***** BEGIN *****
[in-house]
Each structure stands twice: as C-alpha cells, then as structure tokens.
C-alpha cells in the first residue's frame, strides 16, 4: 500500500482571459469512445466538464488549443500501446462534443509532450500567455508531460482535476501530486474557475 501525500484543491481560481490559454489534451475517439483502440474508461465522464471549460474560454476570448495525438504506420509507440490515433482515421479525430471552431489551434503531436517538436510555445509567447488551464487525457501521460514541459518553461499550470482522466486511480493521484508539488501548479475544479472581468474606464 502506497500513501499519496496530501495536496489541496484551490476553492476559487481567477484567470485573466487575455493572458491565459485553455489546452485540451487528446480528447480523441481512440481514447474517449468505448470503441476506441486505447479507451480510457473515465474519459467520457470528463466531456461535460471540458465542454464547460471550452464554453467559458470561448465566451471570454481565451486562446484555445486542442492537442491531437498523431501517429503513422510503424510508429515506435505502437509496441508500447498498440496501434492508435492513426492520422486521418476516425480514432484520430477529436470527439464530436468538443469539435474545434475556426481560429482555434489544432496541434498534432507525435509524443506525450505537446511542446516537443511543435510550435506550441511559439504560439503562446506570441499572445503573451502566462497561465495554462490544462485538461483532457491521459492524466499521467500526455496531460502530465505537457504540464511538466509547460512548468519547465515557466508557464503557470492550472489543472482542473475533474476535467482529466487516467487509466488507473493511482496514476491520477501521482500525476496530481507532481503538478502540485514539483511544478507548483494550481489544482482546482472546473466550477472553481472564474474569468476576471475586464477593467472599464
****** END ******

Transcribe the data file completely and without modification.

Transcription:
[in-house]
Each structure stands twice: as C-alpha cells, then as structure tokens.
C-alpha cells in the first residue's frame, strides 16, 4: 500500500482571459469512445466538464488549443500501446462534443509532450500567455508531460482535476501530486474557475 501525500484543491481560481490559454489534451475517439483502440474508461465522464471549460474560454476570448495525438504506420509507440490515433482515421479525430471552431489551434503531436517538436510555445509567447488551464487525457501521460514541459518553461499550470482522466486511480493521484508539488501548479475544479472581468474606464 502506497500513501499519496496530501495536496489541496484551490476553492476559487481567477484567470485573466487575455493572458491565459485553455489546452485540451487528446480528447480523441481512440481514447474517449468505448470503441476506441486505447479507451480510457473515465474519459467520457470528463466531456461535460471540458465542454464547460471550452464554453467559458470561448465566451471570454481565451486562446484555445486542442492537442491531437498523431501517429503513422510503424510508429515506435505502437509496441508500447498498440496501434492508435492513426492520422486521418476516425480514432484520430477529436470527439464530436468538443469539435474545434475556426481560429482555434489544432496541434498534432507525435509524443506525450505537446511542446516537443511543435510550435506550441511559439504560439503562446506570441499572445503573451502566462497561465495554462490544462485538461483532457491521459492524466499521467500526455496531460502530465505537457504540464511538466509547460512548468519547465515557466508557464503557470492550472489543472482542473475533474476535467482529466487516467487509466488507473493511482496514476491520477501521482500525476496530481507532481503538478502540485514539483511544478507548483494550481489544482482546482472546473466550477472553481472564474474569468476576471475586464477593467472599464